November 4, 2012 at 12:00 AM
I want to take a moment and thank those who have been on the forefront of the relief and recovery efforts of Hurricane Sandy. Recently, I was on my way home last Sunday from the Mid-west on some business, (ironiclly meeting with county government department heads on lessening their environmental impact) and there I was on route 80, finding myself surrounded by a new swarm commercial vehicles. My trip began with leaving the City of Rockford, Illinois Saturday night, and by the time I hit Indiana, I was sharing the highway with fleets and fleets of vehicles, driven by those that would be now assisting in our recovery efforts from what is considered the "largest storm to ever hit the Northeast".
Down the highway I traveled, I would read the license plates of those that ventured as far away as Colorado and Iowa and even Texas. On the door were the names of utility companies and tree removal firms I never heard of. This was not your average convoy of semi truck traffic one would expect to see traveling down one of the most popular corridors in the America; by far it was very different indeed. As these men and women stared deeply into the windshields and windows in front of them, the expressions on their faces were of intensity and focus. They had this knowingness that they were headed into battle with mother nature, and had no time to think otherwise about those they were leaving behind at home to trek across country in order to serve people and communities they would have never met otherwise.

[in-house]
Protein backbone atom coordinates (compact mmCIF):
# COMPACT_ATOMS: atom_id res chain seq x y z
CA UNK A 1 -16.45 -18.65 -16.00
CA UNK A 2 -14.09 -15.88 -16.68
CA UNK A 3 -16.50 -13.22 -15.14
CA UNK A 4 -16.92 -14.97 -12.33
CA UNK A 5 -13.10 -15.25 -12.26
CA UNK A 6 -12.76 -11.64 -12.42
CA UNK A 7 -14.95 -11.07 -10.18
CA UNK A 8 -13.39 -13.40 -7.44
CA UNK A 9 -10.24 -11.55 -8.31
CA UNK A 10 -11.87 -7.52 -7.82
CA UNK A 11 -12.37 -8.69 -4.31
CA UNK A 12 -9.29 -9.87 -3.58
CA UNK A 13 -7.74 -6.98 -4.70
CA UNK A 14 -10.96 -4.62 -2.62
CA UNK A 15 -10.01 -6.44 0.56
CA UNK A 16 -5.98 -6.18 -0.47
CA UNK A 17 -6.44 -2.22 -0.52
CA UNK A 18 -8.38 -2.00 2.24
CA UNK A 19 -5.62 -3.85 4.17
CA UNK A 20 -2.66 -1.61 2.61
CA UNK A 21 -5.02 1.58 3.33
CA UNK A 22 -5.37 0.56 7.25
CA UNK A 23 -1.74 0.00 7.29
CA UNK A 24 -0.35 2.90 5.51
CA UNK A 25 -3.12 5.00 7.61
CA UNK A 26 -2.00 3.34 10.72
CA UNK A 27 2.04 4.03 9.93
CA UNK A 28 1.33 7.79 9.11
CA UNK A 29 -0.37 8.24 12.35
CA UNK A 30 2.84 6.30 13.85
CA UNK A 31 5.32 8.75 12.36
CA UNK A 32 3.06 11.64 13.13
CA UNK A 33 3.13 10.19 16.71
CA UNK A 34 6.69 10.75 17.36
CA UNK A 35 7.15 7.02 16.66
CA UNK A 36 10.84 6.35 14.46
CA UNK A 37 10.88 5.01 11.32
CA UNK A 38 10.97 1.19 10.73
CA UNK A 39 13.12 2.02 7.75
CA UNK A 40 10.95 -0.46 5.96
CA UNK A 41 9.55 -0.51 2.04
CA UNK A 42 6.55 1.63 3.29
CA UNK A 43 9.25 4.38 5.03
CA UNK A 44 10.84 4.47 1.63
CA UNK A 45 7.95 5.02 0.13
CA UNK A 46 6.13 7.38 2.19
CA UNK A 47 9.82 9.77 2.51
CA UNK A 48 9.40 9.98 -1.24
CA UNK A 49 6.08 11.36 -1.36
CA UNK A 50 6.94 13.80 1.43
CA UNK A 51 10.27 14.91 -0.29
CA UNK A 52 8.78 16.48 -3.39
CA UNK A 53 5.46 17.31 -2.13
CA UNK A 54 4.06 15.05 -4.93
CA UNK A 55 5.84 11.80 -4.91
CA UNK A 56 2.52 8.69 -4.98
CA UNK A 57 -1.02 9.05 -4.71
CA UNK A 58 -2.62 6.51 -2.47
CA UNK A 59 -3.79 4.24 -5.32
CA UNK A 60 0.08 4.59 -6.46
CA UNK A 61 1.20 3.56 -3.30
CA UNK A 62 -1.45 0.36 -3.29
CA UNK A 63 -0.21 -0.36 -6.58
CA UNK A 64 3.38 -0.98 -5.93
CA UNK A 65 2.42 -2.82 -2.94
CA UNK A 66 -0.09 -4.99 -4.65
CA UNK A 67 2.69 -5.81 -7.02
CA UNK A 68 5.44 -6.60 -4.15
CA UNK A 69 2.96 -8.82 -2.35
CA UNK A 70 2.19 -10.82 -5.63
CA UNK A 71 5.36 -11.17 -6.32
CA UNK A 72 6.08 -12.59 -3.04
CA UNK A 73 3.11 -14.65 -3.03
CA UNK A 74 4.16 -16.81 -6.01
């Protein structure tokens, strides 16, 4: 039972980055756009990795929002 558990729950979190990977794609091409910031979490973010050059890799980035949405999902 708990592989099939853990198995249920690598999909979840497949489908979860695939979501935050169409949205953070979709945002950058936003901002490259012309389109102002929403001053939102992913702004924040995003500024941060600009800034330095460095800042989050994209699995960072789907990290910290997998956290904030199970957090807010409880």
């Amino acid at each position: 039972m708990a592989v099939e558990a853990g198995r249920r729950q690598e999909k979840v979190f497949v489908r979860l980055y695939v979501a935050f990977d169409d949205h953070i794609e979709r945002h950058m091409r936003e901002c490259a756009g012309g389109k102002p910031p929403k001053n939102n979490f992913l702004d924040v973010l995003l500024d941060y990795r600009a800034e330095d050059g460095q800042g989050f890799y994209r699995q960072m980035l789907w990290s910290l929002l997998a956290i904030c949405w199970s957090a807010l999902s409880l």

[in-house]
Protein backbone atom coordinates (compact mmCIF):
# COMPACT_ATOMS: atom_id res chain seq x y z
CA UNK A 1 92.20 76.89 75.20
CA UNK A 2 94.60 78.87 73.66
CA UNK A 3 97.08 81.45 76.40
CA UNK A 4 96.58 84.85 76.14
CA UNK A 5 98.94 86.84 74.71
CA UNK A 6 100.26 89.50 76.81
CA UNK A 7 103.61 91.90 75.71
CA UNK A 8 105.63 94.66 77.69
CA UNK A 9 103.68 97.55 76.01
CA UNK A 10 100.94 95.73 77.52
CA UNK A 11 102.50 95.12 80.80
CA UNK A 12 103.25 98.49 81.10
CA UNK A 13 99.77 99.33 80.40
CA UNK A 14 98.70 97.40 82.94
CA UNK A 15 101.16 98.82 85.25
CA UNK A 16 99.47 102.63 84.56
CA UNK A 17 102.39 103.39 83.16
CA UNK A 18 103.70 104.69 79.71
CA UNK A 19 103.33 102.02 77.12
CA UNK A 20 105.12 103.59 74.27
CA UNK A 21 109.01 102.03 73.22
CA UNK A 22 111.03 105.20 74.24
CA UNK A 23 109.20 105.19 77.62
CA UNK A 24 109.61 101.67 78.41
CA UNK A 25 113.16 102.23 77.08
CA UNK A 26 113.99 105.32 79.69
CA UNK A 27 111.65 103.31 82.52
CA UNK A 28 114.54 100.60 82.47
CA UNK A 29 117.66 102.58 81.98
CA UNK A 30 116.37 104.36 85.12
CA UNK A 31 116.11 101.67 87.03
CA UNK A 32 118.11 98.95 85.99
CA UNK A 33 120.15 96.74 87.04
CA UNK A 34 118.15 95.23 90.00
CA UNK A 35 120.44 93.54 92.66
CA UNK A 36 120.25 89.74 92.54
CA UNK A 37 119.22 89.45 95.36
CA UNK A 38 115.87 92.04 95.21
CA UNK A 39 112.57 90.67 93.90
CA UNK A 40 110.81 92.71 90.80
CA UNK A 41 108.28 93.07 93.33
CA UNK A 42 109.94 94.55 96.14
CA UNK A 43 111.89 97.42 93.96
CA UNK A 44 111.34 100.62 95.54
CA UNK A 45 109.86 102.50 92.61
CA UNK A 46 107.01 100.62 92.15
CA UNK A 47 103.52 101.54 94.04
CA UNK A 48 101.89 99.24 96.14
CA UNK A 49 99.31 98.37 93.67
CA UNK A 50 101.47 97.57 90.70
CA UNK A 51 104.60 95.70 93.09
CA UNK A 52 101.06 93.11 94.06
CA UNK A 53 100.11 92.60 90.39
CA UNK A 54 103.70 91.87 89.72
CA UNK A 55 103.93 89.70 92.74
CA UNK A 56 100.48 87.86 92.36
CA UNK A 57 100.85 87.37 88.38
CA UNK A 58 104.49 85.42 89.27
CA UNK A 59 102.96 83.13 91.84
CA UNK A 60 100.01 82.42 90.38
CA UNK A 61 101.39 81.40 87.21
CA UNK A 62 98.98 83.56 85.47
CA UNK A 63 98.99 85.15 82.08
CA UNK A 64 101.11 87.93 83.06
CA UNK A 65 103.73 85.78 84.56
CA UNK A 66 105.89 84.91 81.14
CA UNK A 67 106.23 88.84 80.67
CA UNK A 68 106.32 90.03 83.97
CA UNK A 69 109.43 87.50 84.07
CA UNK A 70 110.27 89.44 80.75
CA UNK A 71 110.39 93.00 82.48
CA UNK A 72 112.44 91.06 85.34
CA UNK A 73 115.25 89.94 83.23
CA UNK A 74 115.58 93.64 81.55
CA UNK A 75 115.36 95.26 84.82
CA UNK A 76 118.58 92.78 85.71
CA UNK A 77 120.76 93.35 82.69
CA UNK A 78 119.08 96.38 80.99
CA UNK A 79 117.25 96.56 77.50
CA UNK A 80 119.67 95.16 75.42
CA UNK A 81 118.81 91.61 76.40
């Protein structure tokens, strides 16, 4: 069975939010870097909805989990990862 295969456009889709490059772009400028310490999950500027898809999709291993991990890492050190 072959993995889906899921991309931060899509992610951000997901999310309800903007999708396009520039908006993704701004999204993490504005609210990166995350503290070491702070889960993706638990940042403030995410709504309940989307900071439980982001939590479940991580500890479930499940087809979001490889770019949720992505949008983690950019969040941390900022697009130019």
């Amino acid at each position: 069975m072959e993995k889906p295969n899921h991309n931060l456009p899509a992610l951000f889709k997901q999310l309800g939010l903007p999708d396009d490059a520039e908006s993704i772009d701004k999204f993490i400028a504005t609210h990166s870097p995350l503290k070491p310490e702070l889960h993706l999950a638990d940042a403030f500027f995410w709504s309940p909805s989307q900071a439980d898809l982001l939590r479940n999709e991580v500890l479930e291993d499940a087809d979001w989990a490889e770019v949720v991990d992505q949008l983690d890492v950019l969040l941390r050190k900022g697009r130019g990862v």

These men and women who donned the battle shields of names like Lewis Tree Service and US Sign Company on the side of their vehicles, had their heads forward drowning in the sea of asphalt that made up the highway in front of them. As I got closer to the New Jersey State Border I could see seas of utility truck after utility truck, tree service truck after tree service truck dot the landscape at every highway rest stop, travel service center, truck stop, where once big rigs ruled the night and early morning. It was a sign I knew we were in for the "big storm", and it was a sign that this country has many warriors, it is just a matter of the type of uniform they wear.
As these men and women drove on, I wondered about the thoughts they had. I wonder if they ever requested for work, a working microphone and podium, or if they had a chief of staff that organized the press so they could have their picture taken. I wondered if they had any assistants behind the scenes making sure that the utility workers had crowds of people to ask them questions or give them applause when their moment was over. I wonder if these people had someone making sure they had a fresh shirt or tie so when the President comes to town, they could get give him a tour.